Chris Milk’s “Rome”-Inspired Project Gets Another Chapter

Posted January 9

Director Chris Milk creates some of the most innovative music videos on the scene today, and, apparently, he has even bigger projects in the works, including a feature-length film based on 2011′s Rome, an album by Danger Mouse and Daniele Luppi. Milk is out this week with a new piece of that project, a grim, animated music video for the song “Two Against One” that’s like a mashup of The Last Unicorn and Pink Floyd’s The Wall.

According to NPR, the Rome film will be live action, and the production team will include Milk, Danger Mouse, Anthony Bregman (Eternal Sunshine of the Spotless Mind) and Megan Ellison (True Grit). The film is said to be about a girl named Temple living in a post-apocalyptic world, and based on the Alden Bell novel The Reapers Are the Angels.

We were first introduced to Temple via “3 Dreams in Black,” an HTML5 experience for the song “Black,” featuring Norah Jones and Jack White. It was unveiled at Google’s I/O conference in the spring and created by Milk and, along with Aaron Koblin from Google Creative Labs. That “video” integrated HTML5 and WebGL tech to created a 3D, interactive world in which Temple navigates a dream landscape, complete with a woozy train ride and a journey through a vast desert.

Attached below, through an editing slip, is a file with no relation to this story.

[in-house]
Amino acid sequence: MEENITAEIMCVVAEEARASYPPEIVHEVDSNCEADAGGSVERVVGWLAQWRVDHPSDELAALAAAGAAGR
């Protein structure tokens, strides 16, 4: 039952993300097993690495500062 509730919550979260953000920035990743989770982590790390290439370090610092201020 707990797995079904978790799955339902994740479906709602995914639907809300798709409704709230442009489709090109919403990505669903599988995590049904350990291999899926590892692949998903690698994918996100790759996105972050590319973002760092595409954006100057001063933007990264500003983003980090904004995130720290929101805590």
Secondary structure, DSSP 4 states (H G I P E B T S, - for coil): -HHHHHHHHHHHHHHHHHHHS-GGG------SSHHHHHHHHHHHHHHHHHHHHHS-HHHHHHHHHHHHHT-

The most recent video, featuring vocals from Jack White and co-directed by Anthony Francisco Schepperd, is, according to Chris Milk, “essentially the fever dream of the antagonist of the story. It’s mostly his backstory, his life before the tale we see in the movie…. These pieces are sort of narrative breadcrumbs that lead you to the eventual larger story. More to come soon.”

As you may expect from the bad guy in a film about a post-apocalyptic world, the beautifully animated mini-movie is drenched in blood.

Back when Milk was nominated for an O Music Award for Digital Genius, we asked him about the film, and he described it thusly: “It uses Danger Mouse’s and Daniel Luppi’s Rome album as its foundation. I’m attempting to build a sort of transmedia story that grows through multiple media paths, interactive film, music video, live performance, maybe print and culminates in a full feature film.”

By Brenna Ehrlich